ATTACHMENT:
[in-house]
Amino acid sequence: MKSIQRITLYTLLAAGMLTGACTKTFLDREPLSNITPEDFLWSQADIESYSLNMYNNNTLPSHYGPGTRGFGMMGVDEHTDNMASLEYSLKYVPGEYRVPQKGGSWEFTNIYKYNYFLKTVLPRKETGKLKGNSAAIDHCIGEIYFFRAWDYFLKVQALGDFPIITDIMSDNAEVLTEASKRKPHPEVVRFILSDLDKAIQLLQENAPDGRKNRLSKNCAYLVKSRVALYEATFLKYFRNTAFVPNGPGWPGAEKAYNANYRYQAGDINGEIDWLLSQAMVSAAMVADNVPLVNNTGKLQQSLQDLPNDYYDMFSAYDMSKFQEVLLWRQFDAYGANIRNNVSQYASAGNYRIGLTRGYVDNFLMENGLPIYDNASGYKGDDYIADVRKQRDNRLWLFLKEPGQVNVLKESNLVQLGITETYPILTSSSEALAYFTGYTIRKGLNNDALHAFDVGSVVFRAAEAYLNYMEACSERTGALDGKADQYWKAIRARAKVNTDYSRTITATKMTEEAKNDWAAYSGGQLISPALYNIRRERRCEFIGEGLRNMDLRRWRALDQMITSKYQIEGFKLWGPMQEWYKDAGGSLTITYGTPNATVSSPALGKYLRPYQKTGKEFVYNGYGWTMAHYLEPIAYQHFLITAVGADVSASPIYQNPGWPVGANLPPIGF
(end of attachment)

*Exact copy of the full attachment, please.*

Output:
[in-house]
Amino acid sequence: MKSIQRITLYTLLAAGMLTGACTKTFLDREPLSNITPEDFLWSQADIESYSLNMYNNNTLPSHYGPGTRGFGMMGVDEHTDNMASLEYSLKYVPGEYRVPQKGGSWEFTNIYKYNYFLKTVLPRKETGKLKGNSAAIDHCIGEIYFFRAWDYFLKVQALGDFPIITDIMSDNAEVLTEASKRKPHPEVVRFILSDLDKAIQLLQENAPDGRKNRLSKNCAYLVKSRVALYEATFLKYFRNTAFVPNGPGWPGAEKAYNANYRYQAGDINGEIDWLLSQAMVSAAMVADNVPLVNNTGKLQQSLQDLPNDYYDMFSAYDMSKFQEVLLWRQFDAYGANIRNNVSQYASAGNYRIGLTRGYVDNFLMENGLPIYDNASGYKGDDYIADVRKQRDNRLWLFLKEPGQVNVLKESNLVQLGITETYPILTSSSEALAYFTGYTIRKGLNNDALHAFDVGSVVFRAAEAYLNYMEACSERTGALDGKADQYWKAIRARAKVNTDYSRTITATKMTEEAKNDWAAYSGGQLISPALYNIRRERRCEFIGEGLRNMDLRRWRALDQMITSKYQIEGFKLWGPMQEWYKDAGGSLTITYGTPNATVSSPALGKYLRPYQKTGKEFVYNGYGWTMAHYLEPIAYQHFLITAVGADVSASPIYQNPGWPVGANLPPIGF